pression about Aaron's rod as n3"'Dt2?i nno, " scenting the
Shechinah." It was this, according to the Midrash,
that caused it to bring forth fruit. The following
remark then occurs : " Dry sticks scented that [or Him]
which was the Life of the World." The Shechinah is
here parallel to the " Life of the World," an unmis-
takable allusion to the Deity as the immanent life of
the universe.f

The idea of being injured by the Shechinah or
escaping injury from it is fairly common. We saw
something of this when dealing wdth the materialised
conception of Shechinah as light or fire. In Yalkut
on Song of Songs i. there occurs the following : " Why
does he compare the Holy One to a bundle of myrrh "
(Song i. 13)? Because the whole world is not large
enough to contain Him, and yet He can compress the
Shechinah into the narrow space between the two staves
of the ark. You will find that God loves Israel more

* The Hebrew for " to move him " belongs to the same root as the Hebrew
for " bell."

t An idea to be found frequently in the Jewish Liturgy. See Authorised
Daily Prayer Book (ed. Singer), p. 17, p. 127, etc. See also poem conmiencing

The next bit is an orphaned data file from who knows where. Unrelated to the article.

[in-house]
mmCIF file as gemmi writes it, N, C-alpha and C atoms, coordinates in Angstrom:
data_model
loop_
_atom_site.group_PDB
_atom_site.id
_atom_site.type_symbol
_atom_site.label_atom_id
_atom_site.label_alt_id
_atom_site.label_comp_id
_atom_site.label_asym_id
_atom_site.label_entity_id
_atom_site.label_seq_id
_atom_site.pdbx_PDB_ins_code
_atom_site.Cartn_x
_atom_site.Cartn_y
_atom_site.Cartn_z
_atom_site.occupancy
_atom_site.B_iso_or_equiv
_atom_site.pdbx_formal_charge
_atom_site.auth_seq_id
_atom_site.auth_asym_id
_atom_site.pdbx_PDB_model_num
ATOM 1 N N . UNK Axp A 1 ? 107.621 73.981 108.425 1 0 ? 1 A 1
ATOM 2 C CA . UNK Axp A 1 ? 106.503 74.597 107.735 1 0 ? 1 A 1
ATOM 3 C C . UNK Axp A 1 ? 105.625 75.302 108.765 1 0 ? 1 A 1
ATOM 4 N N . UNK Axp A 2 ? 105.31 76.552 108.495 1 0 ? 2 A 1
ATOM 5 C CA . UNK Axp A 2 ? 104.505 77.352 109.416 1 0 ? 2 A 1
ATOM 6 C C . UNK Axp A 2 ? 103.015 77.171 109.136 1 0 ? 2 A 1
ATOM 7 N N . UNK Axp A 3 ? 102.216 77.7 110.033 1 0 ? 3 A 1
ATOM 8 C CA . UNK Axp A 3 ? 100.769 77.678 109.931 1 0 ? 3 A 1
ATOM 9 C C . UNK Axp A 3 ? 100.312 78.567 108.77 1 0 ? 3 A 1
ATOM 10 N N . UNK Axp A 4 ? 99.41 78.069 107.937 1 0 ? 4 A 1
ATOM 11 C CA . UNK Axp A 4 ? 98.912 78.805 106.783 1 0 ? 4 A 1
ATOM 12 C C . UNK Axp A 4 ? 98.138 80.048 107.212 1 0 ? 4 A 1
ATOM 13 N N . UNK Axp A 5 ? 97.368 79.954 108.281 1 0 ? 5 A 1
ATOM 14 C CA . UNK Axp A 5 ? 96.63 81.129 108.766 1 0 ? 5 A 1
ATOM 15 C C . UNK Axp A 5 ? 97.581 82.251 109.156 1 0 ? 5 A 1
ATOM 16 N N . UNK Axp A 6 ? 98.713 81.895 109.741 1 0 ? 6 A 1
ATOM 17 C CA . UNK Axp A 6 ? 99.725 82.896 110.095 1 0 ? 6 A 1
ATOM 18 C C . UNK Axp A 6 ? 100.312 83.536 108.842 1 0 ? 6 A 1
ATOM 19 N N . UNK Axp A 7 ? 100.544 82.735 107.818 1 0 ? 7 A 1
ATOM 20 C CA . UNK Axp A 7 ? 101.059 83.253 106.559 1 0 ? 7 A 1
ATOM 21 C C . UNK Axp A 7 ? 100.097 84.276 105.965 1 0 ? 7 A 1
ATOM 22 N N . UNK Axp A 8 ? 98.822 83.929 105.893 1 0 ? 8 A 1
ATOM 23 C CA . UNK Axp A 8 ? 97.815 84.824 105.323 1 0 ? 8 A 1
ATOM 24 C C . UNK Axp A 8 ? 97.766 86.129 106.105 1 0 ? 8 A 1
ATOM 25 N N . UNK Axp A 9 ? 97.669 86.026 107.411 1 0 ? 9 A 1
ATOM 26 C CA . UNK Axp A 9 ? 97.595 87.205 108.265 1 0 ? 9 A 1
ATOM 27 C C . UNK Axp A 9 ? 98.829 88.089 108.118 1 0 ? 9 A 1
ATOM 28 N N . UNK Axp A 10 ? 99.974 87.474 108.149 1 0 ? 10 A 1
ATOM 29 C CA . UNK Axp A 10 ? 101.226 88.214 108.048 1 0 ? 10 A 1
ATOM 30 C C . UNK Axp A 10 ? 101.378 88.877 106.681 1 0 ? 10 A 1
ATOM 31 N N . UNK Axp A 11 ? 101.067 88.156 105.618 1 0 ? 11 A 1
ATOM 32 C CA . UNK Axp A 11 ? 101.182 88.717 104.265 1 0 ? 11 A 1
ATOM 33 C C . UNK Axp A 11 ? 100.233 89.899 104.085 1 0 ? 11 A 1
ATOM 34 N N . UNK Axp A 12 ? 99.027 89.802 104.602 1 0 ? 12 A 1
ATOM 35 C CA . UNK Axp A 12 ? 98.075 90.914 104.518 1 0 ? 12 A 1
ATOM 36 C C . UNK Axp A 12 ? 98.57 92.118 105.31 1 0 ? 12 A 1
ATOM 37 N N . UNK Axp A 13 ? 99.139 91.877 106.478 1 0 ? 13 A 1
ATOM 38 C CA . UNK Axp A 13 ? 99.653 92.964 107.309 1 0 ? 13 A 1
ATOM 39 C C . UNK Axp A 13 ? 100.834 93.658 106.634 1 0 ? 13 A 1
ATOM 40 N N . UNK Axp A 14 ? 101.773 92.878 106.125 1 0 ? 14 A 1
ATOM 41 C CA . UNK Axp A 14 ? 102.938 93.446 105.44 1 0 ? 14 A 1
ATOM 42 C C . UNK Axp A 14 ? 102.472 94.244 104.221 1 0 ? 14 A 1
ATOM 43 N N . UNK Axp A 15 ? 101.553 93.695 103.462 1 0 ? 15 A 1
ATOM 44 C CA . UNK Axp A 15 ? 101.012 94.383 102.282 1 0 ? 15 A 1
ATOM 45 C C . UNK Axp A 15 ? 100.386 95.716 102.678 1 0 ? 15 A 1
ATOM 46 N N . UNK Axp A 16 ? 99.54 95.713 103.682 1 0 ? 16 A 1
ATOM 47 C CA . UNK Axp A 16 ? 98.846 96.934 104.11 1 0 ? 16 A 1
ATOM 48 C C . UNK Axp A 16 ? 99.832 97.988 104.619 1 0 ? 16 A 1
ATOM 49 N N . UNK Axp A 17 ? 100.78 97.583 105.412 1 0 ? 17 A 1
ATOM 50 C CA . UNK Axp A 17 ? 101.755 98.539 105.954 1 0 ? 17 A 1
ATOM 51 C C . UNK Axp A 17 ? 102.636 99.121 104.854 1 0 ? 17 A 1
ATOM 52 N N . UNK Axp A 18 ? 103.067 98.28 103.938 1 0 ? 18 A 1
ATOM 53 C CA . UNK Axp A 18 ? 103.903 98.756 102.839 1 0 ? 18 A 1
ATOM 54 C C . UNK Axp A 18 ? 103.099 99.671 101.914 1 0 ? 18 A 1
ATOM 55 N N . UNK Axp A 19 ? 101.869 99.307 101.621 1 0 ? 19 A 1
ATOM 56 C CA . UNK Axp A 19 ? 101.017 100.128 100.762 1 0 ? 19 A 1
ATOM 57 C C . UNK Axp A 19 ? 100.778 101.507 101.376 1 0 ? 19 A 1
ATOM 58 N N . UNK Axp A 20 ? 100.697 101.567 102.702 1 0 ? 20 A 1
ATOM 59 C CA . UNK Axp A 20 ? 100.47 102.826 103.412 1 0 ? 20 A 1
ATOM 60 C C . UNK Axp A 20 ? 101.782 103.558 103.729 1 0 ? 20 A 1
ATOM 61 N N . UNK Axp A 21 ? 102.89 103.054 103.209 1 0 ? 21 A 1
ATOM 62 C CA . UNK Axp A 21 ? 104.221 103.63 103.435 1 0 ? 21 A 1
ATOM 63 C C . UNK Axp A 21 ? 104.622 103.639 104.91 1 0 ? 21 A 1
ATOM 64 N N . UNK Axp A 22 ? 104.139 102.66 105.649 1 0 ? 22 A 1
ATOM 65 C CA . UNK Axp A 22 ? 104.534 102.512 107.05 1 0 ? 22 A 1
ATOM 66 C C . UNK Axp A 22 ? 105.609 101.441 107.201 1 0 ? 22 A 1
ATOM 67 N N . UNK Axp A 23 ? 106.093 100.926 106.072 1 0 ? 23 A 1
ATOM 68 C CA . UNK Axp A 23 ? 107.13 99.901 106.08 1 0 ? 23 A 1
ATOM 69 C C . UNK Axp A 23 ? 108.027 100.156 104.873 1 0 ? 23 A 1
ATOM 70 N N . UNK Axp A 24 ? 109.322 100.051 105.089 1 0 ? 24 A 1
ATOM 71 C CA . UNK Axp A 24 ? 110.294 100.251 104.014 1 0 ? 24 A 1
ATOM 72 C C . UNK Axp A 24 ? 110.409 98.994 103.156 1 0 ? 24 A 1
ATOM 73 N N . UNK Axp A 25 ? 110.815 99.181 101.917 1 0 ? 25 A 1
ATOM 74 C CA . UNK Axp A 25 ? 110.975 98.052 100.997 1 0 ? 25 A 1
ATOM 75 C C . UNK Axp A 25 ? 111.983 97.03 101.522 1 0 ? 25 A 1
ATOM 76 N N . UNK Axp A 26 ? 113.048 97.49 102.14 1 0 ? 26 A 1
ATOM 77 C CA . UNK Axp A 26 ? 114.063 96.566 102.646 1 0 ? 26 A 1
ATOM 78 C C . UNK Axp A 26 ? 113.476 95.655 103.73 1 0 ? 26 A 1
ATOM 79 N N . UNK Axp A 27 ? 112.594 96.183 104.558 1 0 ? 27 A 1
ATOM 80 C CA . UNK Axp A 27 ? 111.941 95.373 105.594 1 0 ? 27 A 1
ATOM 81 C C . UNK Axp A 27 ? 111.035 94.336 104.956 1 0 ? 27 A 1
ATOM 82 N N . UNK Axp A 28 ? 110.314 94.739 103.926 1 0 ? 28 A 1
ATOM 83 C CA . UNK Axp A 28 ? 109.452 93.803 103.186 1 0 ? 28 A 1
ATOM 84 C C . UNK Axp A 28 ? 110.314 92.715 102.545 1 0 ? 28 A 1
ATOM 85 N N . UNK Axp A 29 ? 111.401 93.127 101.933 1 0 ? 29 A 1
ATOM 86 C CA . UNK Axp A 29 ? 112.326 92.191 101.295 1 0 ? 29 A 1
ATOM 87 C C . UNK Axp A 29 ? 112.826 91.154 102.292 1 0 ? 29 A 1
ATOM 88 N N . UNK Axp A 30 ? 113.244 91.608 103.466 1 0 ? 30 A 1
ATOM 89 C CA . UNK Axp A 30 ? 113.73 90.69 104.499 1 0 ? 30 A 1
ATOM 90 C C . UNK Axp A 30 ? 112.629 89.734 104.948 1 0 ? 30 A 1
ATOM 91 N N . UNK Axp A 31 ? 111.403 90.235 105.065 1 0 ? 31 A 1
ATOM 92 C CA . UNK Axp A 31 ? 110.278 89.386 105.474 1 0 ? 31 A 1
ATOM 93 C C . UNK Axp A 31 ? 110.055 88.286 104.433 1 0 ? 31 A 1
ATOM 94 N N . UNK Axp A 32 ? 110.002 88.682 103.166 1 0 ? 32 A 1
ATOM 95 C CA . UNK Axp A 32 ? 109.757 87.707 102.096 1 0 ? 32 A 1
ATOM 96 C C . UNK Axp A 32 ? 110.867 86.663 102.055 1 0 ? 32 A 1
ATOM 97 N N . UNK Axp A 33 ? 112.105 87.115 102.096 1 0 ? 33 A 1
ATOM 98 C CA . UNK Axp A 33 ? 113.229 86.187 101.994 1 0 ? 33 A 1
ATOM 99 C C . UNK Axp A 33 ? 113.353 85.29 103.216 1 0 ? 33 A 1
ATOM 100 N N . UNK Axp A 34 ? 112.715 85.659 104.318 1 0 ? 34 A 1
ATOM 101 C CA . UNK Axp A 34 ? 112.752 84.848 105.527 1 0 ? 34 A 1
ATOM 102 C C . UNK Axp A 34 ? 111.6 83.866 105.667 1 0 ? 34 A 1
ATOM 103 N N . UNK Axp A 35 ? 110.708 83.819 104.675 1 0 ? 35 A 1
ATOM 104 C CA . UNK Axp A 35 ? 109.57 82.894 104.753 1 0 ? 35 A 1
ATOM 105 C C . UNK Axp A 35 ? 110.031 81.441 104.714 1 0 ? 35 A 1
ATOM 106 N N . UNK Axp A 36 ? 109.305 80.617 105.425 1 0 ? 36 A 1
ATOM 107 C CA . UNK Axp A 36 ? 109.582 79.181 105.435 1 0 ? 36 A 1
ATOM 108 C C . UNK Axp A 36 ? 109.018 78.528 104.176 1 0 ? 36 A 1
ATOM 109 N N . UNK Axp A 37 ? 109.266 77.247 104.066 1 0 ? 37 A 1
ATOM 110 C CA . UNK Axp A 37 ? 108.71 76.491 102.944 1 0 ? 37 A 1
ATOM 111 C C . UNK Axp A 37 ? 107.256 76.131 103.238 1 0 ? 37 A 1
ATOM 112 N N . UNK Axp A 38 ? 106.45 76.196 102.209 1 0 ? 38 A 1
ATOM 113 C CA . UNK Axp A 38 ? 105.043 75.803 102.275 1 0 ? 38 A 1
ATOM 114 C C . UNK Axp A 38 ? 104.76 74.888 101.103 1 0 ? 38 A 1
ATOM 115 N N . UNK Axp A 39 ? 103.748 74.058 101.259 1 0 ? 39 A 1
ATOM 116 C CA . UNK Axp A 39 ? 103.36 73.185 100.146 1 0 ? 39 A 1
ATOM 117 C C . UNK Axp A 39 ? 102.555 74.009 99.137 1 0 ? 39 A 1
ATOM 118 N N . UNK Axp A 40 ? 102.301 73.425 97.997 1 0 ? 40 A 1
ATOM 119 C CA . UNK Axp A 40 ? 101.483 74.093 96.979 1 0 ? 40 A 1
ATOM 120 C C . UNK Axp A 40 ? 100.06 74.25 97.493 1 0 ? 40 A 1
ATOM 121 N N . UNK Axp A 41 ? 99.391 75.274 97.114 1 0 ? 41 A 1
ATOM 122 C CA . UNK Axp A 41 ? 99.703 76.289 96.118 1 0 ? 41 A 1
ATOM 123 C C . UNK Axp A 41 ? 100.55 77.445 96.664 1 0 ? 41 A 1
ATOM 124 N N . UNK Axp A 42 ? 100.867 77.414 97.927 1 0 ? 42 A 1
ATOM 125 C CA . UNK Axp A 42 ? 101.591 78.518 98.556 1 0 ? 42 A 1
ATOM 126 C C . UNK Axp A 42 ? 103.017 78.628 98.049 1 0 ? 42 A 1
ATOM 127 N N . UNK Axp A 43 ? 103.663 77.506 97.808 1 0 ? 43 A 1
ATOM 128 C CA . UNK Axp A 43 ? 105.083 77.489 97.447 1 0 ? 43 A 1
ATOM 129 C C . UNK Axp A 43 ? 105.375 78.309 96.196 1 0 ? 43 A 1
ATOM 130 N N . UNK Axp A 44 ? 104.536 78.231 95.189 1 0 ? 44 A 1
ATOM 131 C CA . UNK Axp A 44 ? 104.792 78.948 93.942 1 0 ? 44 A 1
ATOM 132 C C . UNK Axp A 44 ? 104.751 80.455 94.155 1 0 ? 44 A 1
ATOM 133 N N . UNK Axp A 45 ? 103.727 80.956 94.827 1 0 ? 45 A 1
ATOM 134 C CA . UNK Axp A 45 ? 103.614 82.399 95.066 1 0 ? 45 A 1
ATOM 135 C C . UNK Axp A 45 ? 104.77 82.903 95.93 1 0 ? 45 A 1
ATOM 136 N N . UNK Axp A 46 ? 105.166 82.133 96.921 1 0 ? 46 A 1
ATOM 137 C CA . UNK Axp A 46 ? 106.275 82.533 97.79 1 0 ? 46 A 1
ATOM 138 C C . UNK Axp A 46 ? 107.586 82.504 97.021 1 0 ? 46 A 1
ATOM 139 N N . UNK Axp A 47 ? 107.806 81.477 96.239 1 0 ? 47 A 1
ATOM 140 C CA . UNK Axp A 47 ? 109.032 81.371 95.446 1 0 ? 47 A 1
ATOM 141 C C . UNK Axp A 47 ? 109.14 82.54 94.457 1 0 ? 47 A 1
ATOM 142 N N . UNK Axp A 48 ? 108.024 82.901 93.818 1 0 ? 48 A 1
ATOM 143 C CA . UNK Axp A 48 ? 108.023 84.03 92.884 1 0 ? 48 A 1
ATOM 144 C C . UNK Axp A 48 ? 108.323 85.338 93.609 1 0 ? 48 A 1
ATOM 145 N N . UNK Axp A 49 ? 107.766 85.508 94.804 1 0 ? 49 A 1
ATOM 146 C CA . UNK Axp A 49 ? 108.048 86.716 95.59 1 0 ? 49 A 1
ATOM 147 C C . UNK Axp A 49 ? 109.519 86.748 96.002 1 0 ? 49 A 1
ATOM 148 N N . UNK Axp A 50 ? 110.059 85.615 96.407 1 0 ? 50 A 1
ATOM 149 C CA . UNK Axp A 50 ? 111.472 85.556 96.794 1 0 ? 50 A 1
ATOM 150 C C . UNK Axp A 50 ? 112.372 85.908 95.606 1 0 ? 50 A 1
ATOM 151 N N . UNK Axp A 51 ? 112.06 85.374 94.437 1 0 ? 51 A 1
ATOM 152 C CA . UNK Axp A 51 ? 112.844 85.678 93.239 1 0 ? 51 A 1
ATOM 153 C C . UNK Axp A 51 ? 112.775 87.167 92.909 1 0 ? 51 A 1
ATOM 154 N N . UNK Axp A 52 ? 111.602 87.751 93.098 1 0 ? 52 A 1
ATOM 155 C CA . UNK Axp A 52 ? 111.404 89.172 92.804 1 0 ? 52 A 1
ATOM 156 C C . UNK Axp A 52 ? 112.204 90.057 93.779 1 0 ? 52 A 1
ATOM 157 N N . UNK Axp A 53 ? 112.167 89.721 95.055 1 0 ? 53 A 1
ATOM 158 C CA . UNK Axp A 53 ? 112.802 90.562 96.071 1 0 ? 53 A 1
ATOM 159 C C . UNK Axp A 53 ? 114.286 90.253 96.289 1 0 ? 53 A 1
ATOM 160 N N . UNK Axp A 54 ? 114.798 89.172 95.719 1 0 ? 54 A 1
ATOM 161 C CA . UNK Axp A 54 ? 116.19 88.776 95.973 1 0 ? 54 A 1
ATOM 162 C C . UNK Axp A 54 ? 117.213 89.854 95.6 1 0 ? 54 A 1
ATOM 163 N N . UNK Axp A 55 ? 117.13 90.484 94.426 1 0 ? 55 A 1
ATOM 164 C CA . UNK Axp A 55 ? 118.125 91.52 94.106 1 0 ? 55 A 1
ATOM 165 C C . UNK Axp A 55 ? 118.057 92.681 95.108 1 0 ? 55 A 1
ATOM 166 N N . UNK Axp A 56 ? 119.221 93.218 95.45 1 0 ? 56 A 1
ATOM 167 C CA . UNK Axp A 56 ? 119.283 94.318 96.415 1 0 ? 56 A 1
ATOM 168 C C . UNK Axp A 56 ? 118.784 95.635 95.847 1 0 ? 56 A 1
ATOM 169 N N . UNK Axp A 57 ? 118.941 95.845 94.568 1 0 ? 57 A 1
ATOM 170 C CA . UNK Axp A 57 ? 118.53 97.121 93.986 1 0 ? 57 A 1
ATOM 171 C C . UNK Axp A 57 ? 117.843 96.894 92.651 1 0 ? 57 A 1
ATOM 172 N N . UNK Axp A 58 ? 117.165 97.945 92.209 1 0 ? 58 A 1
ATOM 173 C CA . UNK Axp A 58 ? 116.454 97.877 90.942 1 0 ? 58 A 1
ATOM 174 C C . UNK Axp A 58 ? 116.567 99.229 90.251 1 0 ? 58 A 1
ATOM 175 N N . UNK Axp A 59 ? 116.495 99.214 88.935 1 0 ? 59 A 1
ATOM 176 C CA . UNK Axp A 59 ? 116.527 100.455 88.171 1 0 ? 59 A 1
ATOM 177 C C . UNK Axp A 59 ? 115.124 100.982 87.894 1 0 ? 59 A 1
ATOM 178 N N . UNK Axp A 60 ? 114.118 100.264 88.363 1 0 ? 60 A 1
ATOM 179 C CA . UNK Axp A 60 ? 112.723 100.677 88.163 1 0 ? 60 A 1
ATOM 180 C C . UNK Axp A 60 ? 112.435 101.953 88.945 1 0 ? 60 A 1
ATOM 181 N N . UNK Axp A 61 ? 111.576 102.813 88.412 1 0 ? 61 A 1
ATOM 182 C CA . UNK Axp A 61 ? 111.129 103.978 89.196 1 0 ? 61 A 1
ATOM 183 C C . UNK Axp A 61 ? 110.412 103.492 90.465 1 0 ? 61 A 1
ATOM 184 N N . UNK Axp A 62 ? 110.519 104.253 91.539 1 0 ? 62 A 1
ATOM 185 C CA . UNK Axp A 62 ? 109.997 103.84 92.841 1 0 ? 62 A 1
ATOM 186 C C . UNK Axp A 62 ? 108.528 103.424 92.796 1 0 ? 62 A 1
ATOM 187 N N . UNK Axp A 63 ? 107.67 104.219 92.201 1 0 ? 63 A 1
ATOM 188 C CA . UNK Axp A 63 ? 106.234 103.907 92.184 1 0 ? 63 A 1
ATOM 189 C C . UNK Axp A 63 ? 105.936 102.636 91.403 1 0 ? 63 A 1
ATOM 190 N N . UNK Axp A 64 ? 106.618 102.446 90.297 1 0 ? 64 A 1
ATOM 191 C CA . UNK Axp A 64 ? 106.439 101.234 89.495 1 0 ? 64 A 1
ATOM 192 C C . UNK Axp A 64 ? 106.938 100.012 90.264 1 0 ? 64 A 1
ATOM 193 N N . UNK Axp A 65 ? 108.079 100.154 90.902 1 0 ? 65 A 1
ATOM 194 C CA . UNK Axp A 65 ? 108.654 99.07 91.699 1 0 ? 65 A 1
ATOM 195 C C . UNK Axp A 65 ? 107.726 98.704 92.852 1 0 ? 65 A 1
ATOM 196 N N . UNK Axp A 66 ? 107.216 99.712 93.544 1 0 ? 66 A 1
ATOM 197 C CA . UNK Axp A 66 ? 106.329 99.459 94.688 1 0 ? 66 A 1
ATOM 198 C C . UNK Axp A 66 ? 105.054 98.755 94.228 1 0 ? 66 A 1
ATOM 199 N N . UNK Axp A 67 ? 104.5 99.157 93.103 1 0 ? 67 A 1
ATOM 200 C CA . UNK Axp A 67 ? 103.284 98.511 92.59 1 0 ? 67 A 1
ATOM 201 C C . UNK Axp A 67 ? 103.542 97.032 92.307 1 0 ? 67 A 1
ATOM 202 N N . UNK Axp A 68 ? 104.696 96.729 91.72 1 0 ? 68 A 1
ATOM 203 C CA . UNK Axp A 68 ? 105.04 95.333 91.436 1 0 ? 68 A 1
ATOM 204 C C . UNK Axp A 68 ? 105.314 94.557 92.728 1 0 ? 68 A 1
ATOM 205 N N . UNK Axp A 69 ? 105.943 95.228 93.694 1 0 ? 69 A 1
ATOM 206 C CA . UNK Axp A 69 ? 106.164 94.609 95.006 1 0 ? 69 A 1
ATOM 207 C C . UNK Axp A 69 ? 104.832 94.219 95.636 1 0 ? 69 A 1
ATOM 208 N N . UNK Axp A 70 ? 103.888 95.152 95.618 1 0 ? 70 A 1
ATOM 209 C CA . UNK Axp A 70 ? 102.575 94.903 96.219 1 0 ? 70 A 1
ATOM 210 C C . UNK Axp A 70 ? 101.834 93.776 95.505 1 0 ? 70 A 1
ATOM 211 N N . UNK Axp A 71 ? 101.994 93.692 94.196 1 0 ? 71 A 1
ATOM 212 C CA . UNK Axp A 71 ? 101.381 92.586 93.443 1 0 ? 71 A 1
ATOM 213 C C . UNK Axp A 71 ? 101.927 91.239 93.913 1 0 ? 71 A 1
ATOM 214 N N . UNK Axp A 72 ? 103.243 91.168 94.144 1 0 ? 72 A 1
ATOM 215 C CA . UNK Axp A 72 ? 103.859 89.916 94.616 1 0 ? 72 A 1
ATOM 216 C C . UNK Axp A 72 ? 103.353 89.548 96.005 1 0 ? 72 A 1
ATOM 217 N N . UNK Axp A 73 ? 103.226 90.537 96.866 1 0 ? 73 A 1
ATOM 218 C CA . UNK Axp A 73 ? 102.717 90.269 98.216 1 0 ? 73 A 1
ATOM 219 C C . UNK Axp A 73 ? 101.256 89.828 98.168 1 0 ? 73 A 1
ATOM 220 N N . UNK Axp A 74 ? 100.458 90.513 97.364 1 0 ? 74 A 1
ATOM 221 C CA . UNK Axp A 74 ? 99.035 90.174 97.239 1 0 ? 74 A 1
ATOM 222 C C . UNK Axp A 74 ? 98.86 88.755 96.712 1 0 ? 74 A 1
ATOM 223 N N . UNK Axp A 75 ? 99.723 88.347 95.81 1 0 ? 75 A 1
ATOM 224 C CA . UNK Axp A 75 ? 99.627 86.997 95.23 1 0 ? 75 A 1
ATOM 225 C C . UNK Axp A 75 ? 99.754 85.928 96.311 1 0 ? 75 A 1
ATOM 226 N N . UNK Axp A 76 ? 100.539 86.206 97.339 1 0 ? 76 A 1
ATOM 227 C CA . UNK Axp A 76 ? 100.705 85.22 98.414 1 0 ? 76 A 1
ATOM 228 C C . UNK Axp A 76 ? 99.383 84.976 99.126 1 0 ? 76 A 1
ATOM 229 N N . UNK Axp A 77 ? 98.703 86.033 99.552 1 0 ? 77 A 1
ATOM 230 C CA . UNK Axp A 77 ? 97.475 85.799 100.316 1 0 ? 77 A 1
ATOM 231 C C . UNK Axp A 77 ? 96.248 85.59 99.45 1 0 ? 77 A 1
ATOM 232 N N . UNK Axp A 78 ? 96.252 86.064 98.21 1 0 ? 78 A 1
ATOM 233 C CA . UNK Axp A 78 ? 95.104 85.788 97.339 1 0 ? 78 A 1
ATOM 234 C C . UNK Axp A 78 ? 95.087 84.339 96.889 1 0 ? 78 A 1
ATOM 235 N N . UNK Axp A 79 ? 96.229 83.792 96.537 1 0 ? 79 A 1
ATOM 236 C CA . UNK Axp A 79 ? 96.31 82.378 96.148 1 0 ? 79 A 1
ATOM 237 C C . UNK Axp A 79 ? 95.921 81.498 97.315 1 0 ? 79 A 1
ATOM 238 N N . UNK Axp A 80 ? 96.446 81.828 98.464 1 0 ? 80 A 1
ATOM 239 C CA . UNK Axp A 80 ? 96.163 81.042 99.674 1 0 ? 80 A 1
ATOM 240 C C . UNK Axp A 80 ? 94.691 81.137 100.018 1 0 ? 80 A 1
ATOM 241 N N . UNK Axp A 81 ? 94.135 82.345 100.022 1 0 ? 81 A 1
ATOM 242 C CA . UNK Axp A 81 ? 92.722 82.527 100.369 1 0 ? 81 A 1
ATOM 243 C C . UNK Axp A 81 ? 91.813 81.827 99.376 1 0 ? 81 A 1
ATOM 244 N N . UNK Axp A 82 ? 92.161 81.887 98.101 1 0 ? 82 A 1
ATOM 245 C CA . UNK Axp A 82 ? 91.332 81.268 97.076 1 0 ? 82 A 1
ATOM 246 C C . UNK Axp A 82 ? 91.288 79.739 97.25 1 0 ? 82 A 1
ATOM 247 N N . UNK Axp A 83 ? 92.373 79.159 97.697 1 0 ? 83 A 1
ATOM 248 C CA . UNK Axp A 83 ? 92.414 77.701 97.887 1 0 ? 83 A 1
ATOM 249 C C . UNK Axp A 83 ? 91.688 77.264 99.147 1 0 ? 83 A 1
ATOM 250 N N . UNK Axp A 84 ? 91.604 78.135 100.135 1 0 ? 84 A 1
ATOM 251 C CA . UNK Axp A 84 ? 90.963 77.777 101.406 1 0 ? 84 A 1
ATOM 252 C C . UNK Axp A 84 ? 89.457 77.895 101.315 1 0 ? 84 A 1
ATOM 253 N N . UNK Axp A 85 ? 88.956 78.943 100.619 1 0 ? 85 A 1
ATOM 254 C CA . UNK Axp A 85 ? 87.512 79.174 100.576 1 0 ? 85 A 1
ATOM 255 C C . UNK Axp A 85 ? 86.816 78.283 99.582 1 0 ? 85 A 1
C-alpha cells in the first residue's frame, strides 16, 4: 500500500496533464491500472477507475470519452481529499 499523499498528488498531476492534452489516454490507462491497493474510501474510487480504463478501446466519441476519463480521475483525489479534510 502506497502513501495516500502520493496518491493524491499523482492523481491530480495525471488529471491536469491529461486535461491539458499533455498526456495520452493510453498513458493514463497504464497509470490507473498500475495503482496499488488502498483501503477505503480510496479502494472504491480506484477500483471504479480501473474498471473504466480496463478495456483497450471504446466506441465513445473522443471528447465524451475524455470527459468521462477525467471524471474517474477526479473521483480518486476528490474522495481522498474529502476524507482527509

njiDNm miN.T in the Day of Atonement Liturgy (Morning Service). This com-
position is brimful with the developed Kabbalistic ideas of the IMiddle Ages.


than the ministering angels, for the latter can only
approach God at an intervening distance of fifteen
cubits, as it is said (Isaiah vi.): "Seraphim stood
above him," but the Israelites stood in the Tabernacle,
and not one among them was injured. There are
several ideas here : —

(1) The ark was pervaded with the omnipresence of

(2) The paradox (often repeated in the Kabbinic
literature and dwelt on by Philo) of the world being
too small to hold God but yet the space between the
Ark's staves being large enough (cp. Genesis Kabba
iv. 5), It is clear that the later Kabbalistic doctrine
of "Zimzum" ("contraction") took its start from this
Rabbinic idea.

(3) The identification of Shechinah with God.

(4) The Israelites ranking above the angels in
respect of nearness to God.

(5) The Shechinah as an expression for God's
immanence in the Tabernacle.

(6) The idea of being hurt by the Shechinah.